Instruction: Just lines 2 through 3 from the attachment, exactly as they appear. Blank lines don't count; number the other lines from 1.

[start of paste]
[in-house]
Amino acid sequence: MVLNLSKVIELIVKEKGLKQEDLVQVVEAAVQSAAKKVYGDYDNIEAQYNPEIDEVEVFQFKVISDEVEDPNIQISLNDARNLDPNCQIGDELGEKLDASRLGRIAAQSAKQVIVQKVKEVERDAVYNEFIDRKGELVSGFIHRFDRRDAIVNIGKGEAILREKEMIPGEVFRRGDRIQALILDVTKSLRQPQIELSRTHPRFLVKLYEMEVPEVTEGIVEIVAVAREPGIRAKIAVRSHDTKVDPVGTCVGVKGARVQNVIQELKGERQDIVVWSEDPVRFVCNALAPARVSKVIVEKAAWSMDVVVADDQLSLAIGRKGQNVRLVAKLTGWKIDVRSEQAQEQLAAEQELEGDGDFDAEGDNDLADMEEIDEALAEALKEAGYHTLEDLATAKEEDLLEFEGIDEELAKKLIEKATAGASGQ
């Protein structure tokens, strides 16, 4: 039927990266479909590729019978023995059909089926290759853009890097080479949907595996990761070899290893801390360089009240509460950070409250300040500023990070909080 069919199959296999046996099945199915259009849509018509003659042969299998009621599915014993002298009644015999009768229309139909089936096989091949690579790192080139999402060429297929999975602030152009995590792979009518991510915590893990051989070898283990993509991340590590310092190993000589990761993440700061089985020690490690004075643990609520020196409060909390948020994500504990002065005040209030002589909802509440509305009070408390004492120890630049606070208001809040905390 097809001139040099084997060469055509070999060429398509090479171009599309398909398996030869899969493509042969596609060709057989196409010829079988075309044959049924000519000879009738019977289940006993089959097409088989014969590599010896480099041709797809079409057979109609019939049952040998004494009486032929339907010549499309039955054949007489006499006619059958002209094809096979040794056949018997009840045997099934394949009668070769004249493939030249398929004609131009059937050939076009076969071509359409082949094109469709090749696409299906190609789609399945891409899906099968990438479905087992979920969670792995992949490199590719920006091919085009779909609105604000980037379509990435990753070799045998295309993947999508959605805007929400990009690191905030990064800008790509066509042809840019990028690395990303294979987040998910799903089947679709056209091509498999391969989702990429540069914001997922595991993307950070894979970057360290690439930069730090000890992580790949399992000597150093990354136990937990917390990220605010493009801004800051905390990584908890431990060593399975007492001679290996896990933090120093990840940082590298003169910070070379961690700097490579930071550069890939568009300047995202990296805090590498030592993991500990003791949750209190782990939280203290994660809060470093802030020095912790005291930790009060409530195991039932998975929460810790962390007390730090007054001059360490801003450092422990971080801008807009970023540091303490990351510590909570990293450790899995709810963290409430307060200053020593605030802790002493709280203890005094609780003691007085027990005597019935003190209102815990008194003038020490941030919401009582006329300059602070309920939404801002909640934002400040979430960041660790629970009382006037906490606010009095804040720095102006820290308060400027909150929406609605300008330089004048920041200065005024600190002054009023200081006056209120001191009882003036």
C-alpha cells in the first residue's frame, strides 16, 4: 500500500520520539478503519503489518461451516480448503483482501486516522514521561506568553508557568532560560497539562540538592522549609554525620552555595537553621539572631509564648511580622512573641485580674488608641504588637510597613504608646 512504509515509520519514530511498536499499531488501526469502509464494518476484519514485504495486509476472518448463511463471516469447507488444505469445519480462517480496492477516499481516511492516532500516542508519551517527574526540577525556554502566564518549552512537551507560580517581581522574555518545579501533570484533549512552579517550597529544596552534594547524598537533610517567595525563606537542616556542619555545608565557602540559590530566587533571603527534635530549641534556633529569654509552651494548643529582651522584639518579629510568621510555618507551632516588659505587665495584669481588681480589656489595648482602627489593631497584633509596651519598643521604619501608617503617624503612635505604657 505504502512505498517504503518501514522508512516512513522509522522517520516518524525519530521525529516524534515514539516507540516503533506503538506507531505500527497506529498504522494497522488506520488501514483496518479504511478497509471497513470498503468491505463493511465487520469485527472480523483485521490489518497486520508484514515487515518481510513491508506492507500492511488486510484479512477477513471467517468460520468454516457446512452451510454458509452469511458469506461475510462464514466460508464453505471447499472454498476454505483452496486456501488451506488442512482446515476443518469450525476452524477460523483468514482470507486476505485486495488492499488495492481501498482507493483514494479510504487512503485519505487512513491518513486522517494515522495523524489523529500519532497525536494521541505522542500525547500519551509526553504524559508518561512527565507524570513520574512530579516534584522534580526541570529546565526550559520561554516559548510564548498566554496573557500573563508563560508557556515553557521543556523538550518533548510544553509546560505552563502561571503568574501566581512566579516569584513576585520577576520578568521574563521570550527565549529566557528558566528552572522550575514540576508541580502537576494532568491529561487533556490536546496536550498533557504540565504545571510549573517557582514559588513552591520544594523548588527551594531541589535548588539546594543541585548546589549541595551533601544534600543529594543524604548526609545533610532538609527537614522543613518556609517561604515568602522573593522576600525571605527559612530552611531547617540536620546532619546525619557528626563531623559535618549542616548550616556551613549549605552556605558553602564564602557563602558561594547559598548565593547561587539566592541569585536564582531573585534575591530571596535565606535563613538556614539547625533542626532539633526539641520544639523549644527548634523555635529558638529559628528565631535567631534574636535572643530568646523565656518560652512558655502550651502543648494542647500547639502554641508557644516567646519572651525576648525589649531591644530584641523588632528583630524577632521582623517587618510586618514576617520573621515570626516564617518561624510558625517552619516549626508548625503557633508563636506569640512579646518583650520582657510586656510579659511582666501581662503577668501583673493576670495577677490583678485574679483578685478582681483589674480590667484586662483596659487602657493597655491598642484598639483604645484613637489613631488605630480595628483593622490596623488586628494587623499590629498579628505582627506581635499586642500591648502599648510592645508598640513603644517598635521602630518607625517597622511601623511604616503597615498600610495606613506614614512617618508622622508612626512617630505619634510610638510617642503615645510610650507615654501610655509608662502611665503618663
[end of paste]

Amino acid sequence: MVLNLSKVIELIVKEKGLKQEDLVQVVEAAVQSAAKKVYGDYDNIEAQYNPEIDEVEVFQFKVISDEVEDPNIQISLNDARNLDPNCQIGDELGEKLDASRLGRIAAQSAKQVIVQKVKEVERDAVYNEFIDRKGELVSGFIHRFDRRDAIVNIGKGEAILREKEMIPGEVFRRGDRIQALILDVTKSLRQPQIELSRTHPRFLVKLYEMEVPEVTEGIVEIVAVAREPGIRAKIAVRSHDTKVDPVGTCVGVKGARVQNVIQELKGERQDIVVWSEDPVRFVCNALAPARVSKVIVEKAAWSMDVVVADDQLSLAIGRKGQNVRLVAKLTGWKIDVRSEQAQEQLAAEQELEGDGDFDAEGDNDLADMEEIDEALAEALKEAGYHTLEDLATAKEEDLLEFEGIDEELAKKLIEKATAGASGQ
């Protein structure tokens, strides 16, 4: 039927990266479909590729019978023995059909089926290759853009890097080479949907595996990761070899290893801390360089009240509460950070409250300040500023990070909080 069919199959296999046996099945199915259009849509018509003659042969299998009621599915014993002298009644015999009768229309139909089936096989091949690579790192080139999402060429297929999975602030152009995590792979009518991510915590893990051989070898283990993509991340590590310092190993000589990761993440700061089985020690490690004075643990609520020196409060909390948020994500504990002065005040209030002589909802509440509305009070408390004492120890630049606070208001809040905390 097809001139040099084997060469055509070999060429398509090479171009599309398909398996030869899969493509042969596609060709057989196409010829079988075309044959049924000519000879009738019977289940006993089959097409088989014969590599010896480099041709797809079409057979109609019939049952040998004494009486032929339907010549499309039955054949007489006499006619059958002209094809096979040794056949018997009840045997099934394949009668070769004249493939030249398929004609131009059937050939076009076969071509359409082949094109469709090749696409299906190609789609399945891409899906099968990438479905087992979920969670792995992949490199590719920006091919085009779909609105604000980037379509990435990753070799045998295309993947999508959605805007929400990009690191905030990064800008790509066509042809840019990028690395990303294979987040998910799903089947679709056209091509498999391969989702990429540069914001997922595991993307950070894979970057360290690439930069730090000890992580790949399992000597150093990354136990937990917390990220605010493009801004800051905390990584908890431990060593399975007492001679290996896990933090120093990840940082590298003169910070070379961690700097490579930071550069890939568009300047995202990296805090590498030592993991500990003791949750209190782990939280203290994660809060470093802030020095912790005291930790009060409530195991039932998975929460810790962390007390730090007054001059360490801003450092422990971080801008807009970023540091303490990351510590909570990293450790899995709810963290409430307060200053020593605030802790002493709280203890005094609780003691007085027990005597019935003190209102815990008194003038020490941030919401009582006329300059602070309920939404801002909640934002400040979430960041660790629970009382006037906490606010009095804040720095102006820290308060400027909150929406609605300008330089004048920041200065005024600190002054009023200081006056209120001191009882003036």